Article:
We need to make a few updates to index.js as well to handle image uploads.

We also need a directory to hold the images in.

nodejs-blog-tutorial $mkdir public/posts

Now if we create a new post and include an image, it gets stored in this directory.
image stored on the server

Now we can display that image in each post we create by updating post.edge.

When viewing this post now, it looks pretty cool with the background image set dynamically!
image upload used in blog post


Adding Simple Validation To Blog Post Creation

We do not yet have any way to validate data before we try to submit a post. Let’s add some middleware to help with this.

nodejs-blog-tutorial $mkdir middleware
nodejs-blog-tutorial $touch middleware/storePost.js

In the storePost.js file, we can add the most basic of validation. Basically, we just want all fields to be required. If any are missing, we just redirect back to the form.

Now, let’s use that middleware in index.js.

Great! Simple validation is now working.


Adding Controllers for a Model View Controller Application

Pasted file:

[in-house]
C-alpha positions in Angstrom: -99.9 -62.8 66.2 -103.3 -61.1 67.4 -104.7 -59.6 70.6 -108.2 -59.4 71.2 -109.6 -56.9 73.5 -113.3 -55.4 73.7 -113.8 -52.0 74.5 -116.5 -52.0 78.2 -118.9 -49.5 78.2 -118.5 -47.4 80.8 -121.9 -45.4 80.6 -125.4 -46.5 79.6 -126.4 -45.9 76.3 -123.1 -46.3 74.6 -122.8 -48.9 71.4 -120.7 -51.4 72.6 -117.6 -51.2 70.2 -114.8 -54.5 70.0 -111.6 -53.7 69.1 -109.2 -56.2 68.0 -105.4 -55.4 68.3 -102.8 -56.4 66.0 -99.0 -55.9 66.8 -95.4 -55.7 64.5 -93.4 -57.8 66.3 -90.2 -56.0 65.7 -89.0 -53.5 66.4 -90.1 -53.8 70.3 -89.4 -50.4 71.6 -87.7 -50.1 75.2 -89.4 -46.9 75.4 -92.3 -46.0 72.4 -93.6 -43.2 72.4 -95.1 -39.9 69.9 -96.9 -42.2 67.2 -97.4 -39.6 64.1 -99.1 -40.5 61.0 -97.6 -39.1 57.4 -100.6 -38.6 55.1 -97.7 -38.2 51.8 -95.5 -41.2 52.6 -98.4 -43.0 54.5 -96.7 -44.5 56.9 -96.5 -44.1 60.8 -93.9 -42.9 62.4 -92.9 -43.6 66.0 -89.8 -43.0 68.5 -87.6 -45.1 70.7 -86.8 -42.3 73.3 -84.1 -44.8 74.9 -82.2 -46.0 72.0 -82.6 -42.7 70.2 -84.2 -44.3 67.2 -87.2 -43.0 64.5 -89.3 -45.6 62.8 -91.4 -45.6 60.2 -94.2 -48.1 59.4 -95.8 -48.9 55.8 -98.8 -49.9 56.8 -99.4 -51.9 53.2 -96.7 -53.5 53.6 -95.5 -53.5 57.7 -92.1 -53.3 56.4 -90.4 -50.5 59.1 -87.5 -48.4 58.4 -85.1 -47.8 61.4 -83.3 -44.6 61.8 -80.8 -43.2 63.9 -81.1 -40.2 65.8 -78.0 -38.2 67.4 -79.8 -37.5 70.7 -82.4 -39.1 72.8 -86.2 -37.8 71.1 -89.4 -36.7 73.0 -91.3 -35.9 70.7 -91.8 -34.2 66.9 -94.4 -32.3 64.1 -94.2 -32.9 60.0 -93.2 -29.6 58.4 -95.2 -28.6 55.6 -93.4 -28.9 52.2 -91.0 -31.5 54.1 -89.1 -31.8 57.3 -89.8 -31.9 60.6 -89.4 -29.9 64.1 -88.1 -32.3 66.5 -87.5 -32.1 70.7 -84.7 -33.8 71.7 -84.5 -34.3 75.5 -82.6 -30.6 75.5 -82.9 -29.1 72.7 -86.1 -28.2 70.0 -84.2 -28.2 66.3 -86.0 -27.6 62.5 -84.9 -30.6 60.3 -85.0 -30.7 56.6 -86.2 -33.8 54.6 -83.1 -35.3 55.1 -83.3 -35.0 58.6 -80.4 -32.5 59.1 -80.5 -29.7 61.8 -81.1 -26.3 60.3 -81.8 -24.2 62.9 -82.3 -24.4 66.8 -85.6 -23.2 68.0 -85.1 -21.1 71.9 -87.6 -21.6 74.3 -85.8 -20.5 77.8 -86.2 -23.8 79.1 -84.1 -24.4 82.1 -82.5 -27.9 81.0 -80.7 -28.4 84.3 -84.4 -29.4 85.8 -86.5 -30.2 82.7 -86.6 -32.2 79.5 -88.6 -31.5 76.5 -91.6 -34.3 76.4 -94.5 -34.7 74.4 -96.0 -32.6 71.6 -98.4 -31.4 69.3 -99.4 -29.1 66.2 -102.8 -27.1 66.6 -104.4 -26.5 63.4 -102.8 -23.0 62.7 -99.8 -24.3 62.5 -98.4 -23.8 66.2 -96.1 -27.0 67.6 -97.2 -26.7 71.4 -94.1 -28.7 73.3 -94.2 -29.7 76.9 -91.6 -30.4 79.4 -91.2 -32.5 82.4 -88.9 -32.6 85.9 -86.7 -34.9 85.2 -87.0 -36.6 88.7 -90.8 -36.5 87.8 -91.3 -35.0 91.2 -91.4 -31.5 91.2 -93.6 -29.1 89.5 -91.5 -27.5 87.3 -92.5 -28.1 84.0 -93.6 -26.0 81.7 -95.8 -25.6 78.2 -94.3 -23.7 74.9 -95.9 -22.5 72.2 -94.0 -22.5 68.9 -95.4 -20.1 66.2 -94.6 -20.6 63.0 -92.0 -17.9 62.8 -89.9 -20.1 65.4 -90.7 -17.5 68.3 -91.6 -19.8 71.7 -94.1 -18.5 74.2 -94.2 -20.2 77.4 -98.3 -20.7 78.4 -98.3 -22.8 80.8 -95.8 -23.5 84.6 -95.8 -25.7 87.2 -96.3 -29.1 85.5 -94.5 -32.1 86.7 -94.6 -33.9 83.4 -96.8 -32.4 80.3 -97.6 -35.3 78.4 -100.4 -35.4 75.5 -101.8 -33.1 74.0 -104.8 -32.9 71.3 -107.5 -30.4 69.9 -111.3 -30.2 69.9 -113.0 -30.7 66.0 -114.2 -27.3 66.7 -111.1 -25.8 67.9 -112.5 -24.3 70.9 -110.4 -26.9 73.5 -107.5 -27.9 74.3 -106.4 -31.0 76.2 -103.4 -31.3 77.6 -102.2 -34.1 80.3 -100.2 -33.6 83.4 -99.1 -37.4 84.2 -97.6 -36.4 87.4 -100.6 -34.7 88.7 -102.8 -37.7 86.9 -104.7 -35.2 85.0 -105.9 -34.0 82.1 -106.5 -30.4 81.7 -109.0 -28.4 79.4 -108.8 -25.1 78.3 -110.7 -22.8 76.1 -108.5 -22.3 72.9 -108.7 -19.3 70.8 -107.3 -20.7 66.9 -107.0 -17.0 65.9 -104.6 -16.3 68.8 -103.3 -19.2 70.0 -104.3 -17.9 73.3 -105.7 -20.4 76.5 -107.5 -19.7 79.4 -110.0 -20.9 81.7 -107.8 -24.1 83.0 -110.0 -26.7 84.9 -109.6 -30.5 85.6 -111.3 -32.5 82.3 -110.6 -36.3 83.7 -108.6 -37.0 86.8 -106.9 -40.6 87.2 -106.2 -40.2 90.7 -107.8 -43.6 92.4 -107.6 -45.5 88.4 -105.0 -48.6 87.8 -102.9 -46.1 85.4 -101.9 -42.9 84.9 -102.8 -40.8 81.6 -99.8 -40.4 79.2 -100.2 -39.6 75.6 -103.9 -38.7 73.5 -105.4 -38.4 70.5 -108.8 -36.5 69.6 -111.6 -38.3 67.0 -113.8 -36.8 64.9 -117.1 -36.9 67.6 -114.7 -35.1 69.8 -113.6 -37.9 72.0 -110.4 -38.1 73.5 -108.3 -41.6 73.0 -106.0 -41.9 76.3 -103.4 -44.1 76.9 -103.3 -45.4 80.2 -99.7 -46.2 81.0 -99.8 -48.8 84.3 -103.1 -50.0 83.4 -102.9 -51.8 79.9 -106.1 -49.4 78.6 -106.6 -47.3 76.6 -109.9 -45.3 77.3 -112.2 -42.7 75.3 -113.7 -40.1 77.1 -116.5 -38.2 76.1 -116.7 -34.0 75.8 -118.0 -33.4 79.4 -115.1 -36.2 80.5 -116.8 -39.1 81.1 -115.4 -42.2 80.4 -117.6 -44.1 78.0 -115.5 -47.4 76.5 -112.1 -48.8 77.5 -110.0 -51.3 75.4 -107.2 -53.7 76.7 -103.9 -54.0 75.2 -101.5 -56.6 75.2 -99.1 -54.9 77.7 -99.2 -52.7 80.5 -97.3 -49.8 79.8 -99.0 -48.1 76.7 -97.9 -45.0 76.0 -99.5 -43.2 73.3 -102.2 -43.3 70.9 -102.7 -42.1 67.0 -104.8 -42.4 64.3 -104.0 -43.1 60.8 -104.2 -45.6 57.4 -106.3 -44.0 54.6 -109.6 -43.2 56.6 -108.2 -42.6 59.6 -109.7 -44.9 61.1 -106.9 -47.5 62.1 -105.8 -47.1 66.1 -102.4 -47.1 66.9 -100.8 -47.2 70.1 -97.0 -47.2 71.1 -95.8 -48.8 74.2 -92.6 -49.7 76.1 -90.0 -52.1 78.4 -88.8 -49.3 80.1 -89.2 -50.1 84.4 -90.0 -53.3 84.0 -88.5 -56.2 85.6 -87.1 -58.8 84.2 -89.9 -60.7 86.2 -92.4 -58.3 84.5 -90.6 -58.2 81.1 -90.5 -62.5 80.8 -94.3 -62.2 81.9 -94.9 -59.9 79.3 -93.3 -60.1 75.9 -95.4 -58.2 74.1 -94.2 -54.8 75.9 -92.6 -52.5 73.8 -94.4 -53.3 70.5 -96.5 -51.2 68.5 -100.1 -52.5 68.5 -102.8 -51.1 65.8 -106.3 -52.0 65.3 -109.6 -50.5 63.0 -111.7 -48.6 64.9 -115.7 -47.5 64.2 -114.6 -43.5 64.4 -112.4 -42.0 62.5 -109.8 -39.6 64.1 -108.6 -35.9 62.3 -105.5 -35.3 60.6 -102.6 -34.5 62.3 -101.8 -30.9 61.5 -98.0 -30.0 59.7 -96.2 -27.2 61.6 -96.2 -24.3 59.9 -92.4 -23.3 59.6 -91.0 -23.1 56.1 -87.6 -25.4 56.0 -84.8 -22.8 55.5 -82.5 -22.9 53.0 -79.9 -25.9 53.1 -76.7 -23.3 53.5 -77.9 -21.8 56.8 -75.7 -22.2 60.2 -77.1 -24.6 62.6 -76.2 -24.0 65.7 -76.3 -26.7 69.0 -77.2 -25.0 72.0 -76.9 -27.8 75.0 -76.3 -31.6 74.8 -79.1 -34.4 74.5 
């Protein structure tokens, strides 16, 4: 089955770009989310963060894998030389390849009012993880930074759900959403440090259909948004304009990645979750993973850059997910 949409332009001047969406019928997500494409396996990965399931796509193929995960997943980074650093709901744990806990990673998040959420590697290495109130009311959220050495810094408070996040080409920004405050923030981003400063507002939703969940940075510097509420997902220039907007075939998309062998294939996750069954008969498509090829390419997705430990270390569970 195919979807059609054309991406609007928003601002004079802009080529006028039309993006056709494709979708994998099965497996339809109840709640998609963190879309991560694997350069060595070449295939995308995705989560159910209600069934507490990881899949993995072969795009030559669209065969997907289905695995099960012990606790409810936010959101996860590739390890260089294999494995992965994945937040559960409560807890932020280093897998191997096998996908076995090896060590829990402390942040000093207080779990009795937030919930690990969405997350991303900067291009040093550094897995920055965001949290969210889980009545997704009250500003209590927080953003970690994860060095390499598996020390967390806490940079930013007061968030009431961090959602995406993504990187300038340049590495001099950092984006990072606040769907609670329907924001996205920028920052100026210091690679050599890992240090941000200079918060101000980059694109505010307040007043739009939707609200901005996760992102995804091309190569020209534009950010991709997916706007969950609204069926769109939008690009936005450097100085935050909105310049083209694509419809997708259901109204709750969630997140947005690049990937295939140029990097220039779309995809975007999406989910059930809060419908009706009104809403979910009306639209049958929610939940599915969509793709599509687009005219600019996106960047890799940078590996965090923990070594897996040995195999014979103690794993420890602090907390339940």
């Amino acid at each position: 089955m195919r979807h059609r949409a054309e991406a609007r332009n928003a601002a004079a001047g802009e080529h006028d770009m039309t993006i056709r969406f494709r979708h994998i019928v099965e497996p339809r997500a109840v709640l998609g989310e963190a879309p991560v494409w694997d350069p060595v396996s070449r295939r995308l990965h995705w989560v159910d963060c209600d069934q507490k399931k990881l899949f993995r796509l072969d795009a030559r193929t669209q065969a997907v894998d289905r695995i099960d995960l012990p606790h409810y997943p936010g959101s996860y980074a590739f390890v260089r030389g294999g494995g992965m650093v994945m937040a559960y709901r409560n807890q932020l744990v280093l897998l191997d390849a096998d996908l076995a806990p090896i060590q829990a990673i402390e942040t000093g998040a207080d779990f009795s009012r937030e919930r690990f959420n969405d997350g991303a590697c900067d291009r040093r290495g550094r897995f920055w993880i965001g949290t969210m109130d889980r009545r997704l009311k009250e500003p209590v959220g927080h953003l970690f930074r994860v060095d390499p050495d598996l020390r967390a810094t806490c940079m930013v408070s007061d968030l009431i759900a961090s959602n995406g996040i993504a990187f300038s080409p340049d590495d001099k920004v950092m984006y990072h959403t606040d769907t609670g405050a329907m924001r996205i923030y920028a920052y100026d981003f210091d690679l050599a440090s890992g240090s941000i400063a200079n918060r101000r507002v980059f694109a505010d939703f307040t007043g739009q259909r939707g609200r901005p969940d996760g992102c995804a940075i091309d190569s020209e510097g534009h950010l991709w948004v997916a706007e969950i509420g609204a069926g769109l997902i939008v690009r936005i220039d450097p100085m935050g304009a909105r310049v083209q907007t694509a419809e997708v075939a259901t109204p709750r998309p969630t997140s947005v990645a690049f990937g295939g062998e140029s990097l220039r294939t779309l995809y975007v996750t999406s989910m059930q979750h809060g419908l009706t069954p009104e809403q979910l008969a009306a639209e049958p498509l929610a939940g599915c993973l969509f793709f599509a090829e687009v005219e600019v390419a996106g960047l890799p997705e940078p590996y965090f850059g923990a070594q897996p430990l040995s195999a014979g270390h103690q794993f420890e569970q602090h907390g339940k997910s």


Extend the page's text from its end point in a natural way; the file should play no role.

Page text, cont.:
Have you noticed that the index.js file is starting to become very bloated. This is not really ideal. We can fix this by restructuring the application to an MVC architecture. We can create the controllers directory and the controller files we need now.

nodejs-blog-tutorial $mkdir controllers
nodejs-blog-tutorial $touch controllers/createPost.js
nodejs-blog-tutorial $touch controllers/getPost.js
nodejs-blog-tutorial $touch controllers/homePage.js
nodejs-blog-tutorial $touch controllers/storePost.js

In those files will be this code.
createPost.js

getPost.js

homePage.js

storePost.js

With our controllers in place we can really simplify index.js now: